I don't know if you remember me but I was that eighteen-nineteen-twenty-year-old blue-eyed brown-haired (sometimes blonde) shy confused lonely drunk girl just trying to figure out who I was while usually wearing something like my grandfather's old hunting outfits a thousand fashion miles away from those beautiful blonde-haired blue-eyed ringleted Marilyn Monroe and Jean Harlow types or those beautiful brown-eyed black-haired Mexican girls you liked to flirt with on buses going West (or South or North, whatever). But none of that really matters because honestly I never loved you (like I never loved Hemingway) for your physicality I always loved you for your On the Road and your Dharma Bums and your bottle which I kept close in my back pocket (so to speak) during those eighteen-nineteen-twenty-year-old years and never mind the whoring and the hangovers I enjoyed all that, too.
So you might be wondering why I'm writing after such a long time well it just so happens that on a recent visit to Madison Wisconsin I passed through the old Willy Street neighborhood where I lived for those few years after graduating high school, remember? It all started in that upstairs flat on Jenifer Street where I shaved my head and went from hippie to punk rock pretty much overnight (why-the-fuck-not?) and soon after got my first official on the record boyfriend and moved in with him down the street (where my deeply fossilized self-loathing eventually destroyed the whole thing). Well, being in the old neighborhood got me thinking about your book Satori in Paris and how you traveled to France (Brittany and Paris) in search of your French Lebris de Kérouac family roots (btw I was in Paris a while back and followed your footsteps or cab steps rather to the old church Saint-Louis-en-l'Île on Île Saint-Louis and there I said a prayer for you in front of the statue of St. Genevieve, patron saint of Paris).
I'm sharing all of this because it turned out that the visit to my old Willy Street neighborhood was a pilgrimage of sorts and you (as previously stated) were highly influential during those aforementioned years. I didn't take a cab in Madison though (like you did in Paris) but was driving a borrowed Subaru Forester. I also didn't do any drinking or whoring (I'm sober now) but I did drive past the old tattoo parlor on Atwood Avenue. Remember that place? Larry's or Steve's or something? Where Larry (or Steve) tried to talk my eighteen-year-old self out of getting a tattoo of an Ouroboros and to choose instead something more normal and girly like a rose or a bluebird and how I scoffed at the suggestion but would never have listened anyway because I already fancied myself a hardened badass or something and was 100% convinced that it was never going to be otherwise. Larry (or Steve) turned out to be right (but that's another story). Anyway, the old tattoo parlor is now an ice cream shop which happened to be shuttered for the season otherwise I would have bought myself a scoop (chocolate probably) minus the slice of apple pie and minus the tattoo. I passed the old art house on Willy Street where I lived for a short time in a flea-infested room with a painted black door and where I had the acute awareness of not having felt clean since moving out of my mother's place. I passed the old Willy Bear (now an Ethiopian restaurant) where I used to spend hours bellied up to the bar with friends. I couldn't find the other Willy Street apartment though where I stayed with my soon-to-be ex-boyfriend and my badass black German Shepard puppy with a floppy ear named Blixa (after Blixa Bargeld the guitarist from Nick Cave and the Bad Seeds) who ended up almost destroying my soon-to-be ex-boyfriend's wall-to-wall carpeted bedroom. I turned onto South Brearly Street passing the Wil-Mar Neighborhood Center (still there) where we used to pack in on weekends to see punk rock bands and where I hung back still shy even half-drunk and after the Wil-Mar I looked for my best friend at the time's brick apartment building where she had a studio the size of a shoe box and where we shared her bed (with her tortoiseshell cat) and drank beaucoup cases of crap Point beer. I drove around Orton Park still hemmed in by those big beautiful houses and I remembered the (now at a park in Manhattan) Gay Liberation statues (by American artist George Segal) near the Spaight and South Few Street corner across from the one-time home of Spaightwood Galleries. I ended up skipping B.B. Clarke Beach Park where I would sometimes sprawl out near Lake Monona on summer evenings my head spinning from the booze and the heat and as I was driving away I was thinking what a beautiful neighborhood and I'm not the same person I was back then and Madison Wisconsin is not the same city it was back then and I had an illumination of sorts a kick in the eye you might say a sudden feeling of love and tenderness towards that shy confused lonely drunk girl I once was and also a kind of forgiveness towards Madison Wisconsin and all of that and well there you have it for what it's worth something like my very own satori on Willy Street. So in closing Jack, merci mille fois for helping shore me up during those sometimes sweet and difficult aforementioned years.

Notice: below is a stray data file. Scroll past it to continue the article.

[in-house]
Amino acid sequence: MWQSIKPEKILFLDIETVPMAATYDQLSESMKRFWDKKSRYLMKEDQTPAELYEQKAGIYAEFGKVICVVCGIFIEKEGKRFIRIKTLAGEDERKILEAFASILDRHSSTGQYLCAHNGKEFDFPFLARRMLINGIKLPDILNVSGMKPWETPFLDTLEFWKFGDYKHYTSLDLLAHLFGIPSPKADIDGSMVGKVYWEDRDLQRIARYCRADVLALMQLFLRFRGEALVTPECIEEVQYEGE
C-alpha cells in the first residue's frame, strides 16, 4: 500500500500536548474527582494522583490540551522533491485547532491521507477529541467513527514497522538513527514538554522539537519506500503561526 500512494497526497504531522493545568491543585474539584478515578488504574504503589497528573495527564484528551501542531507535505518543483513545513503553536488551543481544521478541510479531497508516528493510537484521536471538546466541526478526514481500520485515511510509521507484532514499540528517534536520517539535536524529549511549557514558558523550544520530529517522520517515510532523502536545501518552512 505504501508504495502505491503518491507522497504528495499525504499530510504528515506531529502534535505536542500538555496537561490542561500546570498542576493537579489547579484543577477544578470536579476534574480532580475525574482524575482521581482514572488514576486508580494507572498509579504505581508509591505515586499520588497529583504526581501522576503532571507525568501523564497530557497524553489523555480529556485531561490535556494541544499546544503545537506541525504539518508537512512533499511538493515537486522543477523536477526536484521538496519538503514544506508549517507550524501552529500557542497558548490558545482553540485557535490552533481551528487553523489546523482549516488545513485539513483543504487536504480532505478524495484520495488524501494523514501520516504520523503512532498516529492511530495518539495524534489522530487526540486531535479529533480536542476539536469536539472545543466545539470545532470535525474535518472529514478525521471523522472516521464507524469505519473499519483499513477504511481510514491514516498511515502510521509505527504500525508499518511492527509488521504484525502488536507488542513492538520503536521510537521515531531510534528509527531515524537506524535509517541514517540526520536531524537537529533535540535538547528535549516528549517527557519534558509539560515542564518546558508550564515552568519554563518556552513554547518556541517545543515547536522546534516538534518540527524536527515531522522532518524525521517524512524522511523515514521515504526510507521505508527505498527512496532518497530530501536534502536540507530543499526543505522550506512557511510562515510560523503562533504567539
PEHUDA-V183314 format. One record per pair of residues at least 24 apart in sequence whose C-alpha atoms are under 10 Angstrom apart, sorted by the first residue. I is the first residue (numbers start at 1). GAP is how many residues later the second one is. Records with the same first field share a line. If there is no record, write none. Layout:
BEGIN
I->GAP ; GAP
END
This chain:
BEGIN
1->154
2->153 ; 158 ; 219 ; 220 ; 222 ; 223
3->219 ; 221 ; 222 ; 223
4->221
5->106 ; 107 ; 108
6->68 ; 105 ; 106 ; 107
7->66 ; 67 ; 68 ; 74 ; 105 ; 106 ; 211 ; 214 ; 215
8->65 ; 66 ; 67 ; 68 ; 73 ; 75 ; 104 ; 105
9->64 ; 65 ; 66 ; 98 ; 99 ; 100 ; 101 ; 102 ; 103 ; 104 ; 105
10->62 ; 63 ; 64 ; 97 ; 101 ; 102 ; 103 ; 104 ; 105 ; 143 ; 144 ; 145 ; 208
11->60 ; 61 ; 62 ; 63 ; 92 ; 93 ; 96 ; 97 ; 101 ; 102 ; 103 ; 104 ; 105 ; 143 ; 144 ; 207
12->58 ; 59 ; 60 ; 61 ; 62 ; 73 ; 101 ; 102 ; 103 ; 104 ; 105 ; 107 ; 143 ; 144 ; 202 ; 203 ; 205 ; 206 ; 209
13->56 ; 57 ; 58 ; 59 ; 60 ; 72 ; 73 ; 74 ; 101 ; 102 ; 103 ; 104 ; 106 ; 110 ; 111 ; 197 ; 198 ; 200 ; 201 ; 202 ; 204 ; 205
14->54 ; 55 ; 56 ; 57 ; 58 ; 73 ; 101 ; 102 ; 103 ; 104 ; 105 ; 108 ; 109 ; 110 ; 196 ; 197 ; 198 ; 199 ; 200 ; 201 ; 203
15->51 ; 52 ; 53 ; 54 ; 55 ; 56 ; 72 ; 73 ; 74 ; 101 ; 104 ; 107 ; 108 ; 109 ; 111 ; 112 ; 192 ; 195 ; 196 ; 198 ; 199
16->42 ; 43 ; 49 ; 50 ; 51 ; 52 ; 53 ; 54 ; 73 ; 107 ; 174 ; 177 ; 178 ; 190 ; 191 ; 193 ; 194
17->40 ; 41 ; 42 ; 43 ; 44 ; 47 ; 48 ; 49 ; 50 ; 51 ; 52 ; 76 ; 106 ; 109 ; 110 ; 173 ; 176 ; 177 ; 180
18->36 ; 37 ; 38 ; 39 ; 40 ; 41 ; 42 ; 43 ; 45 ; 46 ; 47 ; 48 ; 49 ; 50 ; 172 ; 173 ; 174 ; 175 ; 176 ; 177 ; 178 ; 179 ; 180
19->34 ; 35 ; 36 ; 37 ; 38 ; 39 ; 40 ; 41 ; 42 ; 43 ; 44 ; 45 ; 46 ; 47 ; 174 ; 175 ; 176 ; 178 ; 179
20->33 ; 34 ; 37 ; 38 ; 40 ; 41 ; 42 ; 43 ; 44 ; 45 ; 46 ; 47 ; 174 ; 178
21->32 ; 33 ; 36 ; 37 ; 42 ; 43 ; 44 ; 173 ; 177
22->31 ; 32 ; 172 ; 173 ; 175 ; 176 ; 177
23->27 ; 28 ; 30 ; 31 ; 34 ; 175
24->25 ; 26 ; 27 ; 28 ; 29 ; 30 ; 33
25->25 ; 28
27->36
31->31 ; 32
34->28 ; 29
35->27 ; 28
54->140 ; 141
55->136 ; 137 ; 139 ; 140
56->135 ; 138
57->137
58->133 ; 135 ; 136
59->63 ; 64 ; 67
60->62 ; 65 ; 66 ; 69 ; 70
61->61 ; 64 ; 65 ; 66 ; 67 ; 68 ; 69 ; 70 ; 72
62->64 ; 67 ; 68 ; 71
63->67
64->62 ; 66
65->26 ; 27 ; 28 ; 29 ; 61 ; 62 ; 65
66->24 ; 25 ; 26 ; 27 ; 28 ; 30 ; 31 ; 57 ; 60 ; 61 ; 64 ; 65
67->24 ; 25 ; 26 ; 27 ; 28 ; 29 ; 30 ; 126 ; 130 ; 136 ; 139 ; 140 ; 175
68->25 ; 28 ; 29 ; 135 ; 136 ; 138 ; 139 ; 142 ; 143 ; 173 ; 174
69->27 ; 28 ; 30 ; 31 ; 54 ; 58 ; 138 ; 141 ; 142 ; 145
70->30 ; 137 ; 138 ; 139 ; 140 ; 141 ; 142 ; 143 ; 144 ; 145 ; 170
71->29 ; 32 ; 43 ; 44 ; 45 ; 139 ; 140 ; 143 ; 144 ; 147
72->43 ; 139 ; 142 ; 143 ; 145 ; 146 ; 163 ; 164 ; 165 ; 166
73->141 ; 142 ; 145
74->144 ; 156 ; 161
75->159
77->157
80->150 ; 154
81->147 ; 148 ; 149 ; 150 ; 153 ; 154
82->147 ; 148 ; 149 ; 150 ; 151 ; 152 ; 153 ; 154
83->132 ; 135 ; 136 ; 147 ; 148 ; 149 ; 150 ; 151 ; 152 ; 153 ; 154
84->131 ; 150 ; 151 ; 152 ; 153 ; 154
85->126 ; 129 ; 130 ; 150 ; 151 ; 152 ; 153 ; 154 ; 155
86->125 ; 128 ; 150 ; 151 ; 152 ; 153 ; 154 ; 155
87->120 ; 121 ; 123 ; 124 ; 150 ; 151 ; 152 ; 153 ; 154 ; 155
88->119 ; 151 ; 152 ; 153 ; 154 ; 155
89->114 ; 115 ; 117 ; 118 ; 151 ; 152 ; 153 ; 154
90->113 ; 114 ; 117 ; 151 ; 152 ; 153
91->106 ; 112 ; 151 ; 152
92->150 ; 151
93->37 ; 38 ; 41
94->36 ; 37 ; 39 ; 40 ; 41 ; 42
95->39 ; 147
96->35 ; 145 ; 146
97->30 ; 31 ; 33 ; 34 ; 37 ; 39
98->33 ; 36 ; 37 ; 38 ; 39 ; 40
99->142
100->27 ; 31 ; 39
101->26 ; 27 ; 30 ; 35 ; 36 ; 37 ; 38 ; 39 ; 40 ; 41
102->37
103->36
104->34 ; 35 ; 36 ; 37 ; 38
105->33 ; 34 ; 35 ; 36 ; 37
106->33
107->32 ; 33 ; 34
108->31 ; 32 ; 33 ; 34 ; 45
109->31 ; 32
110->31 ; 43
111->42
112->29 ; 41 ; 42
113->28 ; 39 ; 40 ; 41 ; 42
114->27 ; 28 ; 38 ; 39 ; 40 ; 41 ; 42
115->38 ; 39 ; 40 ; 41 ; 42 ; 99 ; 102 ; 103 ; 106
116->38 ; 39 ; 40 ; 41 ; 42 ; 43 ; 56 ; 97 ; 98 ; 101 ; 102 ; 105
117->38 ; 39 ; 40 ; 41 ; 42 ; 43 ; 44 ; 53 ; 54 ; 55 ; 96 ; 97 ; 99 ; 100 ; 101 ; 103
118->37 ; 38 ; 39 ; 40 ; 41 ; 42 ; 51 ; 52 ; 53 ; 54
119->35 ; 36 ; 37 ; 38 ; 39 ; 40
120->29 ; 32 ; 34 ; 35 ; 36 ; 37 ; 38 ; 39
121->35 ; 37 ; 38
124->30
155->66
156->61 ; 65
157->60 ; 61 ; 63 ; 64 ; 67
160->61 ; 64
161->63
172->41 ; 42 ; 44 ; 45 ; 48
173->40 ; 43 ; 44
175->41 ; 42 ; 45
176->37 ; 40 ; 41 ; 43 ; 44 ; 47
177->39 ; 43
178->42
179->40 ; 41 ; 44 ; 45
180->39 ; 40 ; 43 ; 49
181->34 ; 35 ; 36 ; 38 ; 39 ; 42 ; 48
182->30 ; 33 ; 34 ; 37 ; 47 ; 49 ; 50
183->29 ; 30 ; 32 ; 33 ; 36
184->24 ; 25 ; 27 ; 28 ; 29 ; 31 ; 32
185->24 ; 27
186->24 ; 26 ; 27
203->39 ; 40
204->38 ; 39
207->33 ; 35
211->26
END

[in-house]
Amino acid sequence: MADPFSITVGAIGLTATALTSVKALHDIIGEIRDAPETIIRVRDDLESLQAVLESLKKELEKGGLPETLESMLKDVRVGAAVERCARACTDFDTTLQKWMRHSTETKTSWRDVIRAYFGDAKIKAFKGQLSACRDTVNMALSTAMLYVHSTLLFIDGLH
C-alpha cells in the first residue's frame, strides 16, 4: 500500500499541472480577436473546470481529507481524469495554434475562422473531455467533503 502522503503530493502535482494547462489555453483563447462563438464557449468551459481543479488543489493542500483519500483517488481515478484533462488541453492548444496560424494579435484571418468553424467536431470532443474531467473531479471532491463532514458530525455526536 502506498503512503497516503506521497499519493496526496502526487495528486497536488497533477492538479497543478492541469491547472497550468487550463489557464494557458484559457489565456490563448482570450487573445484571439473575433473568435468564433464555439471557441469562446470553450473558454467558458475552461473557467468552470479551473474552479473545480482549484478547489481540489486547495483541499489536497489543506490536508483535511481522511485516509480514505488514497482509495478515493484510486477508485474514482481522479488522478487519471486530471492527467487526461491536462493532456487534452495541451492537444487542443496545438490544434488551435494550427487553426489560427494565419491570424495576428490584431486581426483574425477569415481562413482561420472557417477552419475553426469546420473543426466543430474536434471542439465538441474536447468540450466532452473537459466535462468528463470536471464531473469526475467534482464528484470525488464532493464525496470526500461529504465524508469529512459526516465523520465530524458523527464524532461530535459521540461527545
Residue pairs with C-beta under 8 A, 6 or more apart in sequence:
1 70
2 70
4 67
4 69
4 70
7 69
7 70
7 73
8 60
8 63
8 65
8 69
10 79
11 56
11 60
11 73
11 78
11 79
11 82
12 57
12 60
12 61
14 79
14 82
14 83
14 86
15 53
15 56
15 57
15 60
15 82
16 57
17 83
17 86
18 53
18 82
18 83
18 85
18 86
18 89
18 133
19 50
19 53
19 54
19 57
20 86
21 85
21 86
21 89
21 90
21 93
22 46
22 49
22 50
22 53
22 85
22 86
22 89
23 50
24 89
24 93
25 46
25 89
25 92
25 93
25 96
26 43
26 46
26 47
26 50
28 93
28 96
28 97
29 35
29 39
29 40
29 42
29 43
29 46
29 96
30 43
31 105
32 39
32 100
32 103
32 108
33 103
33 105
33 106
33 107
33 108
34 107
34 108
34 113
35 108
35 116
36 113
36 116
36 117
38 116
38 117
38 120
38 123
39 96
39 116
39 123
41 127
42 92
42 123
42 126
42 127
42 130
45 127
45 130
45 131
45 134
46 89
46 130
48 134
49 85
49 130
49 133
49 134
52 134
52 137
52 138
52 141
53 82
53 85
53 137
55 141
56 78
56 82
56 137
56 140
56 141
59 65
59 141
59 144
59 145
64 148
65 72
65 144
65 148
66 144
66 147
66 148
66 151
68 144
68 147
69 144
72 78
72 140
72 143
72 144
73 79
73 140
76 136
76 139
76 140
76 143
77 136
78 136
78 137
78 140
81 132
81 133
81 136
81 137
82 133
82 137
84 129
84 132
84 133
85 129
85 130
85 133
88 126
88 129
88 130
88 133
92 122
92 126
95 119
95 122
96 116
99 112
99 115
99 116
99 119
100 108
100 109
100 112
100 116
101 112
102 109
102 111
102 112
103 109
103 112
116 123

All the best,
Jody Kennedy's writing and photography have appeared or are forthcoming in DIAGRAM, Tin House Online, Electric Literature’s Okey-Panky, Rattle, CutBank's The Woodshop, and elsewhere. She lives in Provence, France.
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